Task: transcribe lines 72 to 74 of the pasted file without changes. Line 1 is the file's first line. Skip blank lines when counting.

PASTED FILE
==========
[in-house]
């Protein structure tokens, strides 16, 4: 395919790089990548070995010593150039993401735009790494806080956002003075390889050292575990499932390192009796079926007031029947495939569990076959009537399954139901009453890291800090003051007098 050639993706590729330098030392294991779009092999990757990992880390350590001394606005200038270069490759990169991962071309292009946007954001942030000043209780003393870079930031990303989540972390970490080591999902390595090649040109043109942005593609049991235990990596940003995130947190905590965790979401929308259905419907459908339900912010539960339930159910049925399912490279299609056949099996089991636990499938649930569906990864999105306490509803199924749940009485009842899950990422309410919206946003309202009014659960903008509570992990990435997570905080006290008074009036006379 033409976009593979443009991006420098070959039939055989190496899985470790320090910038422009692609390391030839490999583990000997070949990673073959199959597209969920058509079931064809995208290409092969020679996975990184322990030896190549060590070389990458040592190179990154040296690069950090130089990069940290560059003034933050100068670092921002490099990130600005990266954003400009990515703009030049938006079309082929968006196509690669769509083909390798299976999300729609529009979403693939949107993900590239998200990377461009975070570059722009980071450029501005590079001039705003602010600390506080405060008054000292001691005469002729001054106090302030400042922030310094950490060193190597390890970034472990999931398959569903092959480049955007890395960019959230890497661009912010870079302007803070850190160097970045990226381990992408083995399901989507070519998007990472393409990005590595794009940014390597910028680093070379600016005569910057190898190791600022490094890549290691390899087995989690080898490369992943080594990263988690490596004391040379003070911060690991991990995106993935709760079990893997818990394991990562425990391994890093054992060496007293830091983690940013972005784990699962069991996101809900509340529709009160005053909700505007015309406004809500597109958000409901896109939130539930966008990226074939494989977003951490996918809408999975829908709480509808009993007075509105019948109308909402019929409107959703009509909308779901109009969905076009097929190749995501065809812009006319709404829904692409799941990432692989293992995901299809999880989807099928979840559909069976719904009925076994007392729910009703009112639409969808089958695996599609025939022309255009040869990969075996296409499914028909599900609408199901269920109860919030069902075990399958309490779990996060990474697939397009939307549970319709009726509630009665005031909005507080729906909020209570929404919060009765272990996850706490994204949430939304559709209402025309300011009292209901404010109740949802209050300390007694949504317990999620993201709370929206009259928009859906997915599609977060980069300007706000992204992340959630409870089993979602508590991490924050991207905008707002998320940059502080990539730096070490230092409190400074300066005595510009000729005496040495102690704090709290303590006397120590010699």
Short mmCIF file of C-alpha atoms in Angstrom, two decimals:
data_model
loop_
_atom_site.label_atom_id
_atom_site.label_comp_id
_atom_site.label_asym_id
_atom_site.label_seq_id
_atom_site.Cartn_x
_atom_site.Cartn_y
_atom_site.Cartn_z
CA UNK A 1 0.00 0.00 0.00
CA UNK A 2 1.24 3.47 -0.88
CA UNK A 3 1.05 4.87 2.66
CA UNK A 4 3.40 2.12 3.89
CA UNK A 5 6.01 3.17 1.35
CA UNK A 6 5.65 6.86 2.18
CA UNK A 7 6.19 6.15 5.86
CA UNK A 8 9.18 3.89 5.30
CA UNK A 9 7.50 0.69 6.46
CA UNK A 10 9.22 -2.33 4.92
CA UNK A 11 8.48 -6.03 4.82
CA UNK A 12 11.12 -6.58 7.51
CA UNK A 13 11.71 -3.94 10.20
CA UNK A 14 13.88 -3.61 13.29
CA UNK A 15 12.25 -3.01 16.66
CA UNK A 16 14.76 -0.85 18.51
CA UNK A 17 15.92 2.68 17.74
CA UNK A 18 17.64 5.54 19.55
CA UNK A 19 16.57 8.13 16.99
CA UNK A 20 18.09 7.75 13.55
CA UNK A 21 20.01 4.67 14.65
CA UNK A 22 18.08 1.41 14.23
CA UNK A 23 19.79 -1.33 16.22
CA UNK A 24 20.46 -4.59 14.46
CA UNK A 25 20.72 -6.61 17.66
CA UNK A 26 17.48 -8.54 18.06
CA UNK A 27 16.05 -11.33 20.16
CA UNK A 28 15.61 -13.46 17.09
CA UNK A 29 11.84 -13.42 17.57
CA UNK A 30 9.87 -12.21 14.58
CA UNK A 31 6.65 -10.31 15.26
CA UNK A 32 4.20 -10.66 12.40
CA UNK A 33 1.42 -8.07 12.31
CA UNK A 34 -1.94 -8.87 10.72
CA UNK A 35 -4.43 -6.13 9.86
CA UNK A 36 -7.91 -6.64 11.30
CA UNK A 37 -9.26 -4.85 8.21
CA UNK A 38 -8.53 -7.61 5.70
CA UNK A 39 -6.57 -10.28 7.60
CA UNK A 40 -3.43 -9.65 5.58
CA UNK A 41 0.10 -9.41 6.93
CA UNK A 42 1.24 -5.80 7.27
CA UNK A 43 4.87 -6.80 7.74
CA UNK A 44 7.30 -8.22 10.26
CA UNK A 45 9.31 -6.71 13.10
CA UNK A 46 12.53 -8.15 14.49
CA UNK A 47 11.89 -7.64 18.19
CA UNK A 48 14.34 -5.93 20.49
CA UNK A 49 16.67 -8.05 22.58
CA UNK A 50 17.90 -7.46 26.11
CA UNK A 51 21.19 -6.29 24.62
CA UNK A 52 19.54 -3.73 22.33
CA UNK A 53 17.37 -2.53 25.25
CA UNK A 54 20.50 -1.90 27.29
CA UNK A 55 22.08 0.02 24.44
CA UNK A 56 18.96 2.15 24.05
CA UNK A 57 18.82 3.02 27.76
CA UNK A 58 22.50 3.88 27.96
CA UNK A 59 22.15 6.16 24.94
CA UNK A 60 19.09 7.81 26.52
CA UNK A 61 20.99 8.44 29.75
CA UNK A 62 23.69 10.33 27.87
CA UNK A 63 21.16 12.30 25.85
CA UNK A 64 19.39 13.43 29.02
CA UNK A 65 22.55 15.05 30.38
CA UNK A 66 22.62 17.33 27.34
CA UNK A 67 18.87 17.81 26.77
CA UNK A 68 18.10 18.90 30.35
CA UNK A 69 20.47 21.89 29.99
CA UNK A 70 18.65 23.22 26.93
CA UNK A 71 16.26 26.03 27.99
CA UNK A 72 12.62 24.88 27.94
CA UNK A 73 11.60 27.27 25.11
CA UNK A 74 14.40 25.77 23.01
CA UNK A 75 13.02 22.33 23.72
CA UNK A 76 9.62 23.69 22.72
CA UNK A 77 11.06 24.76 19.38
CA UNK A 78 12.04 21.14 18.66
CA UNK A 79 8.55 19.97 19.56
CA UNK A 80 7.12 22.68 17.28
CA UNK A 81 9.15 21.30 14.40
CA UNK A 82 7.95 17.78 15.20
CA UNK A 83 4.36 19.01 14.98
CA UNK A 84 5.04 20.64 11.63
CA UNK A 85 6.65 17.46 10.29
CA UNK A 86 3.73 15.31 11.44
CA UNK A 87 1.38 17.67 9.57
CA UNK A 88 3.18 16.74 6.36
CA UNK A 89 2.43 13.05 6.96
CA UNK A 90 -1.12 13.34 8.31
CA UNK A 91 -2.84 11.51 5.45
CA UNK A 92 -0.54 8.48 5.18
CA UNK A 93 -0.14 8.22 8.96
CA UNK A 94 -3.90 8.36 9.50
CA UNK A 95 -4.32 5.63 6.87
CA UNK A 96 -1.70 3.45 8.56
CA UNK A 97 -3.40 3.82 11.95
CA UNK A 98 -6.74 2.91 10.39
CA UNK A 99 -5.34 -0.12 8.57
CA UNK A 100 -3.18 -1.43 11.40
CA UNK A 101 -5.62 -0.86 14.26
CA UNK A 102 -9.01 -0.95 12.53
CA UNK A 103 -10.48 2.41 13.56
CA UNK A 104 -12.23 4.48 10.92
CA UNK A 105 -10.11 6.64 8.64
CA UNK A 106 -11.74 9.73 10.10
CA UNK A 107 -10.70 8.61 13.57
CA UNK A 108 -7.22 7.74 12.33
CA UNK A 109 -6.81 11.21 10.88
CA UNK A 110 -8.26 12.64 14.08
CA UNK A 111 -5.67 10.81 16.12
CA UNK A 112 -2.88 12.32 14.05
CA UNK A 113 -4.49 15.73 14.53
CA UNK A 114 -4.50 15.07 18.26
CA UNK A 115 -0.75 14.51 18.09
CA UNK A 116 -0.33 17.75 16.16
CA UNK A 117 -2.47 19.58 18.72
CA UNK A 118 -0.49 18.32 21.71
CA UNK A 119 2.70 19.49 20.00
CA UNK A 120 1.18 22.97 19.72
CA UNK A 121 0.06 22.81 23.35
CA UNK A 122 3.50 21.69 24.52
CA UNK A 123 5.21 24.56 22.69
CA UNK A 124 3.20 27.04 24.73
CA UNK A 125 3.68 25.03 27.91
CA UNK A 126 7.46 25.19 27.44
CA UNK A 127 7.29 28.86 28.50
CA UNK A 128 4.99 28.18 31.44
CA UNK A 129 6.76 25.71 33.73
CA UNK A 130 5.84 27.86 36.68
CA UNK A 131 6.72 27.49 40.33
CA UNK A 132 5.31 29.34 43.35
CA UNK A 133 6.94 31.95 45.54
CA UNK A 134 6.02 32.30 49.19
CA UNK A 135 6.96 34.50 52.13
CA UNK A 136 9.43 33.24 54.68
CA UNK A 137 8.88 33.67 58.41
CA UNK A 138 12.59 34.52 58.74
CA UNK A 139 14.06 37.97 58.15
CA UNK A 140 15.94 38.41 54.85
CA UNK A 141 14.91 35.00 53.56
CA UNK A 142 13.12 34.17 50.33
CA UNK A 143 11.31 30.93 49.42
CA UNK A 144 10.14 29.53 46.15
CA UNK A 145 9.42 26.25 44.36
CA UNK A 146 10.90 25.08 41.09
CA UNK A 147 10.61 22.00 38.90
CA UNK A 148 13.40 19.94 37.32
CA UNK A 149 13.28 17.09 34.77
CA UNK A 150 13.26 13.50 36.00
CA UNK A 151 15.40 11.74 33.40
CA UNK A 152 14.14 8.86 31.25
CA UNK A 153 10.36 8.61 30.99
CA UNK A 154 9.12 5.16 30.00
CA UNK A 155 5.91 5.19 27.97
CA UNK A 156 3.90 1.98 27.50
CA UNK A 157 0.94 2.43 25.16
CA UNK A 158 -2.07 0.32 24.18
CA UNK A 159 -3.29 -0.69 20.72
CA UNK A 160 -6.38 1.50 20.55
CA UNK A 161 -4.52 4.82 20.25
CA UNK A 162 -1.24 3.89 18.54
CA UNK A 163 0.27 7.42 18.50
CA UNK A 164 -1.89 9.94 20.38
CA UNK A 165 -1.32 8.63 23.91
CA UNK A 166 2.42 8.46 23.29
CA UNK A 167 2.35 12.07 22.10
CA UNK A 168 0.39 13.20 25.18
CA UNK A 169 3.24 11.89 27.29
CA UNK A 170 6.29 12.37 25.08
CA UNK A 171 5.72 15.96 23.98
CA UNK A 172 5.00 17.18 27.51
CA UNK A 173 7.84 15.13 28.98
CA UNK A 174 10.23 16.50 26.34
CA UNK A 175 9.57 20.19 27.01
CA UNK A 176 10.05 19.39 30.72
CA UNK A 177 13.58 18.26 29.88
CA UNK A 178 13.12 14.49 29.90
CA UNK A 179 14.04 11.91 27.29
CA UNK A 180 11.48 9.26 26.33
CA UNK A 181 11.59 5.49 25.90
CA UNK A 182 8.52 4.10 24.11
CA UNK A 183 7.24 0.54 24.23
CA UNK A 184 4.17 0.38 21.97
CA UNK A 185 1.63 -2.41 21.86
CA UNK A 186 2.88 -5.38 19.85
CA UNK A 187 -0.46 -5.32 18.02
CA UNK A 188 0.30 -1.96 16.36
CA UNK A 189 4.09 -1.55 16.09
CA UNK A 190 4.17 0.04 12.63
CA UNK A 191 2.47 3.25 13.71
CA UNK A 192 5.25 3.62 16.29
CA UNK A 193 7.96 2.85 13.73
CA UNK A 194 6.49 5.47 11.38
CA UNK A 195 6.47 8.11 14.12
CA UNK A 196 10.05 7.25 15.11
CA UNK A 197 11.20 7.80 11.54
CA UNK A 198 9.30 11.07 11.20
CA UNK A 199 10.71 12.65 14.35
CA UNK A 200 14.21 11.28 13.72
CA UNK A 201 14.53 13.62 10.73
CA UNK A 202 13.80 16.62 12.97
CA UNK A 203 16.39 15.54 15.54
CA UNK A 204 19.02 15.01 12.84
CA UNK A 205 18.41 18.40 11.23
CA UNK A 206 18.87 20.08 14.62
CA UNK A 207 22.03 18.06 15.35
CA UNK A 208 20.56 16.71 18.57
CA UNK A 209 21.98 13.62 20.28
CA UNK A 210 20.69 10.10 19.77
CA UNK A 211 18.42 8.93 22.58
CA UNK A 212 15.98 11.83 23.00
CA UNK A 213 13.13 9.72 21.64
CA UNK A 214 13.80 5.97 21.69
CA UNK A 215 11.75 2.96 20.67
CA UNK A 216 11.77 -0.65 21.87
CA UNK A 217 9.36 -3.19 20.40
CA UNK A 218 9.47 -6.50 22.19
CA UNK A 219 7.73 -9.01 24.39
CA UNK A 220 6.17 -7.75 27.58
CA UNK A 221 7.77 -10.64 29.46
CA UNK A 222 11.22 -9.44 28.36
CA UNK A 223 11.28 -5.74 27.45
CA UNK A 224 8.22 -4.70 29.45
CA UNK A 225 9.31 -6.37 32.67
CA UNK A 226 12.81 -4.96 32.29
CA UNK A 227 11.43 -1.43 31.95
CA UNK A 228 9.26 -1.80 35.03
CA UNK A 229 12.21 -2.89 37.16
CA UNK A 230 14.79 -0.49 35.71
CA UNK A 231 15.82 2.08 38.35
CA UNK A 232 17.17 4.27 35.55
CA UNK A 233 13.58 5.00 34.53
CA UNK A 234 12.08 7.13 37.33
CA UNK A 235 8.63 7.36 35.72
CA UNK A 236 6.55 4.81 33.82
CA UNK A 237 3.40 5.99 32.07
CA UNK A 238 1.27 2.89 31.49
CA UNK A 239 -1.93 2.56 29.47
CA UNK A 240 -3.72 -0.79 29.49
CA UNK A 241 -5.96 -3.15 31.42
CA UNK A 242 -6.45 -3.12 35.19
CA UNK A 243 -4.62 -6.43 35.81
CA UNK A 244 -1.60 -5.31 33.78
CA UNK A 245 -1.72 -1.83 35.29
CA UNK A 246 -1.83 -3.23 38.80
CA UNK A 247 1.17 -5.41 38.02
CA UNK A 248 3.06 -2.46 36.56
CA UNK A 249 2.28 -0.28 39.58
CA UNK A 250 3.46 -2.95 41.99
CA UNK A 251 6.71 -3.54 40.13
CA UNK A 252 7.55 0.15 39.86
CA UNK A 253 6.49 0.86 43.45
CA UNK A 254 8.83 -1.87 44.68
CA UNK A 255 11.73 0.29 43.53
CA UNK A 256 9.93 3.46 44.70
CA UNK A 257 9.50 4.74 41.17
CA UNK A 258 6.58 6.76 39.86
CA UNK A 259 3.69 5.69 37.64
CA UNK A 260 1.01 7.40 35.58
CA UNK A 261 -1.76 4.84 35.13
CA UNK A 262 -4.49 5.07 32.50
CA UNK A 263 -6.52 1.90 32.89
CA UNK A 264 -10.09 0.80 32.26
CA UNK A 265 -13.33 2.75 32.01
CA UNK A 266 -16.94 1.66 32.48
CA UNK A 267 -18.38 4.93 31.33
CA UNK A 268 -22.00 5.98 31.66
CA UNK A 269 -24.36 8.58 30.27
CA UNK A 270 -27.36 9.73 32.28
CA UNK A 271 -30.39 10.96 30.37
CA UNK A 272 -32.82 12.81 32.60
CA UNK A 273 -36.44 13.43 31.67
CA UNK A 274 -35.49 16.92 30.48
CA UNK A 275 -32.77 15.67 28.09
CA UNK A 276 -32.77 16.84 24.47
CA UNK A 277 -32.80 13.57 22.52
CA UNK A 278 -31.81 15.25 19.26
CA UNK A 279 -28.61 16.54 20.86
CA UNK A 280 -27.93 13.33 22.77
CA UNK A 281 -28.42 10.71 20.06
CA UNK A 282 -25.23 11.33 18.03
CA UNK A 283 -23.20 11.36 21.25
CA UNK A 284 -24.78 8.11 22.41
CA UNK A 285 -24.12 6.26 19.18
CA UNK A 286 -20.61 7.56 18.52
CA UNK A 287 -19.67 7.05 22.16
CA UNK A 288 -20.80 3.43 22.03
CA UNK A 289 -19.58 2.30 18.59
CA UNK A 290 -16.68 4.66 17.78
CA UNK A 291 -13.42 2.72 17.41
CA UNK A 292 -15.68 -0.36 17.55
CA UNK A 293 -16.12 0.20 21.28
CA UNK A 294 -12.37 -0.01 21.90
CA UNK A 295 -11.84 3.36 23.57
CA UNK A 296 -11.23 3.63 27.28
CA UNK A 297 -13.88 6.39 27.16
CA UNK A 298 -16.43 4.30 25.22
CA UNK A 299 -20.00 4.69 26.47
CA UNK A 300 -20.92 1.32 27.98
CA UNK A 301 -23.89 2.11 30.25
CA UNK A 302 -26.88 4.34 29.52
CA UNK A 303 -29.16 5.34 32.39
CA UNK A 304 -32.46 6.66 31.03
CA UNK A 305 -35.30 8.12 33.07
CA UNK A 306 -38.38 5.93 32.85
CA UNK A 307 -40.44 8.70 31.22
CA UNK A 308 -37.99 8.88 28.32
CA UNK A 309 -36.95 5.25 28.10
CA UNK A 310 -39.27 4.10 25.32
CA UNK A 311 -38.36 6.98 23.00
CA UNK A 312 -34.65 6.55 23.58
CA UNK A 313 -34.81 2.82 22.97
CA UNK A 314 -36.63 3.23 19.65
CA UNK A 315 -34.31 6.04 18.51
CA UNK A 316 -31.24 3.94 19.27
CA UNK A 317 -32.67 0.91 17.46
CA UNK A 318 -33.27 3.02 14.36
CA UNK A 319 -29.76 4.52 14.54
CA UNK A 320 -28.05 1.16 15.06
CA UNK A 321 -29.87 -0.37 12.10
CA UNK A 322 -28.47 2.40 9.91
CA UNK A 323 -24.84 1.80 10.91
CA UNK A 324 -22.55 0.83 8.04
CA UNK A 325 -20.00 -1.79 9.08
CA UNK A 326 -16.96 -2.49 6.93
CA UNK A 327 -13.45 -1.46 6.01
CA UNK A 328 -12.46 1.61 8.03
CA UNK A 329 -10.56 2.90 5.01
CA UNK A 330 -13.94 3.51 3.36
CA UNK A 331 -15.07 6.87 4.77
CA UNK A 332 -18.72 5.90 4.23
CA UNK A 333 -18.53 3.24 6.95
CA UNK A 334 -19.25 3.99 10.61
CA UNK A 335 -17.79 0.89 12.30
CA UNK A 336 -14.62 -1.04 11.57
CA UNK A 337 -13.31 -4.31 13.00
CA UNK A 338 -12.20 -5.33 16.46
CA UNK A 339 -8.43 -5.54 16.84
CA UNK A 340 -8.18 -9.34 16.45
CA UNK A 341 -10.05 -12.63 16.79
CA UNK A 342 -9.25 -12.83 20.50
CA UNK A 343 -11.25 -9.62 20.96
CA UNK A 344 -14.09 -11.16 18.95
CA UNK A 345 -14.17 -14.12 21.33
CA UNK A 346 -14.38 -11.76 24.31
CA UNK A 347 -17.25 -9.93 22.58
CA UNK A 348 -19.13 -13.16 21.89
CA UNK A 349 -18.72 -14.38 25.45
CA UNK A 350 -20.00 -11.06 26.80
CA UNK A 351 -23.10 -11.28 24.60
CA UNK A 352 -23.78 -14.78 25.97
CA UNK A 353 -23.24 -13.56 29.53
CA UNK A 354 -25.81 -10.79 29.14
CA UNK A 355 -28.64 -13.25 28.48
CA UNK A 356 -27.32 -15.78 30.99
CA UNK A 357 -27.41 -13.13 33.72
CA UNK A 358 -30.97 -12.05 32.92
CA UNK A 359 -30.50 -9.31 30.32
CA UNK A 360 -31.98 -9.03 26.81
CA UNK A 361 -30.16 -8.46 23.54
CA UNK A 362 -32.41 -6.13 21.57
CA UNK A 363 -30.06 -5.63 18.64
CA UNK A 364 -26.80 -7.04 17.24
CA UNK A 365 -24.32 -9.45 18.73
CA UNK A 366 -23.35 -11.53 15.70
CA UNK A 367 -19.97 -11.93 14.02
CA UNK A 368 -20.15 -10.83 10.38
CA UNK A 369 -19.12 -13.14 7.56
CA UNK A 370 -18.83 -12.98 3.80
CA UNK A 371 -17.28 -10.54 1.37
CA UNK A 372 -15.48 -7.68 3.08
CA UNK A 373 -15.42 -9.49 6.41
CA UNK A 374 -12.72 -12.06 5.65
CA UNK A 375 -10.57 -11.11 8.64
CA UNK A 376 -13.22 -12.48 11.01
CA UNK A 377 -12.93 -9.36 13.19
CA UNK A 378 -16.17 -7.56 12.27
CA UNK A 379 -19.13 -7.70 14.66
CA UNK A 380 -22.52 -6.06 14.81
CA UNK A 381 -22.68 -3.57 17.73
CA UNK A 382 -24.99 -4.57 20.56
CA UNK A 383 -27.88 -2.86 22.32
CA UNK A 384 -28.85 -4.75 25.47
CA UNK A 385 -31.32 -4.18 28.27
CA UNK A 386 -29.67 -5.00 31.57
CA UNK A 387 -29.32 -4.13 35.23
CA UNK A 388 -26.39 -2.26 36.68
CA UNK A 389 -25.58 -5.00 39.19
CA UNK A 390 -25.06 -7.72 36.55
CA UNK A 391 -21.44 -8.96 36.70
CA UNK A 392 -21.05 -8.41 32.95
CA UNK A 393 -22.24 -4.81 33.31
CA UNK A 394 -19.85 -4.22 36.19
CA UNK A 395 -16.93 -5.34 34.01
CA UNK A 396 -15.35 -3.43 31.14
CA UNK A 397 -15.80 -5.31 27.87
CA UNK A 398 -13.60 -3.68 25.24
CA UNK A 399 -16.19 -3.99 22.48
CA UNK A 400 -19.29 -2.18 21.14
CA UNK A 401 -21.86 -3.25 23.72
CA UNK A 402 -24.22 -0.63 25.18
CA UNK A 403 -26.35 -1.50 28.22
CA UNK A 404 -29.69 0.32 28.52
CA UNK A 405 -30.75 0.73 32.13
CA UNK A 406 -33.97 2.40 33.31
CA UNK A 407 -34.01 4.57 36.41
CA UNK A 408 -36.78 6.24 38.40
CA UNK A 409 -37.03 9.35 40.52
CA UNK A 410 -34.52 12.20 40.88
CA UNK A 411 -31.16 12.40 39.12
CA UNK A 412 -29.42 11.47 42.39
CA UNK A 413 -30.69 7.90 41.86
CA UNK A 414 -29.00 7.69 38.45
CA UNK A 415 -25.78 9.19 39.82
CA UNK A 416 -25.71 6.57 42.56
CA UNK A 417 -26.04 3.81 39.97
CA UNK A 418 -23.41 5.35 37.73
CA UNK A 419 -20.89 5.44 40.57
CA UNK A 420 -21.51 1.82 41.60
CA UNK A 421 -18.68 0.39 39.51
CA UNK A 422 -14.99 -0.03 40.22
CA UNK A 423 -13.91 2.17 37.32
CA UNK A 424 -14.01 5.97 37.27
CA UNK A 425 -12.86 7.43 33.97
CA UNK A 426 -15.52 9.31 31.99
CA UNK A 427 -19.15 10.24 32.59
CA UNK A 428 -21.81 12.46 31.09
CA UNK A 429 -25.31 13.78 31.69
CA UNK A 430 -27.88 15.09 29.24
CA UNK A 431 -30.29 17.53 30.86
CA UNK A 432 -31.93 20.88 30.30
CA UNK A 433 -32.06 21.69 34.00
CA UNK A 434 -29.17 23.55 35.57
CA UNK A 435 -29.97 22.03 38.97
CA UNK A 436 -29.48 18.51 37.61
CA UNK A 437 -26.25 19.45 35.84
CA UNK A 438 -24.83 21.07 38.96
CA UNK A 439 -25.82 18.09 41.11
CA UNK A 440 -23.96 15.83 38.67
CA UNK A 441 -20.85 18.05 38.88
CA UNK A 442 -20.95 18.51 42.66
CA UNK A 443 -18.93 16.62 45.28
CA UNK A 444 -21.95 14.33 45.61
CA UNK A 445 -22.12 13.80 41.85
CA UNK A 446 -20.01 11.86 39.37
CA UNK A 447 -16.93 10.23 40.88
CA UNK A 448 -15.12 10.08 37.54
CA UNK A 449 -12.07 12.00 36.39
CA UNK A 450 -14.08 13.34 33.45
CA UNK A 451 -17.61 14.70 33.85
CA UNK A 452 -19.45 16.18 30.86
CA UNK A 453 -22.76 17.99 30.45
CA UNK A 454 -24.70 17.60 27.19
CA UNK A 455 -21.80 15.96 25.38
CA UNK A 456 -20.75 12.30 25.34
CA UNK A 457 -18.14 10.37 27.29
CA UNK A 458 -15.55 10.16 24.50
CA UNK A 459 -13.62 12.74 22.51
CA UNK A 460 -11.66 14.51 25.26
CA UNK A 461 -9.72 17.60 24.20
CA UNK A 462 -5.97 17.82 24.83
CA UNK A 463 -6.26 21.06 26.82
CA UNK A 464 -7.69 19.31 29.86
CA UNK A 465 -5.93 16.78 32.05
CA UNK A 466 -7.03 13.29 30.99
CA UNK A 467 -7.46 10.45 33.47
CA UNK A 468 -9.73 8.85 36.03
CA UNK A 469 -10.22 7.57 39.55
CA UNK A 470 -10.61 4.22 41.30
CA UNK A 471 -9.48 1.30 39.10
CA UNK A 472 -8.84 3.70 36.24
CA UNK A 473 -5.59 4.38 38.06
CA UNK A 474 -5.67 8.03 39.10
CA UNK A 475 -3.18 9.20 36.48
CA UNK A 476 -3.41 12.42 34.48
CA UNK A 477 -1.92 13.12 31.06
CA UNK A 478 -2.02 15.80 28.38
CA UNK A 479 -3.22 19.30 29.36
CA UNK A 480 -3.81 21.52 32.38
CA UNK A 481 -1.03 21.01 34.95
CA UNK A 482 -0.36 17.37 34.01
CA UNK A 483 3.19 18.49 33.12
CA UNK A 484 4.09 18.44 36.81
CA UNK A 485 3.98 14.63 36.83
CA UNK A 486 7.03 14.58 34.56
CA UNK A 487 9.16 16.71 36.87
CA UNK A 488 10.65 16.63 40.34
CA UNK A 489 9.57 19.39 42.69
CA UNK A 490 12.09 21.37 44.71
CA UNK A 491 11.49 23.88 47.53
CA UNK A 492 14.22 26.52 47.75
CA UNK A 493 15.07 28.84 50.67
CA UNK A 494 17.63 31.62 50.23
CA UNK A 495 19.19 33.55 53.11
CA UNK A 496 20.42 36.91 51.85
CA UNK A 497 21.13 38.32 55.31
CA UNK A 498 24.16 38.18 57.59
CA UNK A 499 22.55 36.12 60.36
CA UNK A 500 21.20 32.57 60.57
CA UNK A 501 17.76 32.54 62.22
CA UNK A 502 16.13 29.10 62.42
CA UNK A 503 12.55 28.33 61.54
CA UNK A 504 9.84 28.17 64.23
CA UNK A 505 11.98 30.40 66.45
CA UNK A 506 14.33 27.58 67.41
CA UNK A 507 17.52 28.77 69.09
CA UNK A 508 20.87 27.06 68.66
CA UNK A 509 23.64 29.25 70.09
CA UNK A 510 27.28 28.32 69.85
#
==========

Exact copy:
CA UNK A 60 19.09 7.81 26.52
CA UNK A 61 20.99 8.44 29.75
CA UNK A 62 23.69 10.33 27.87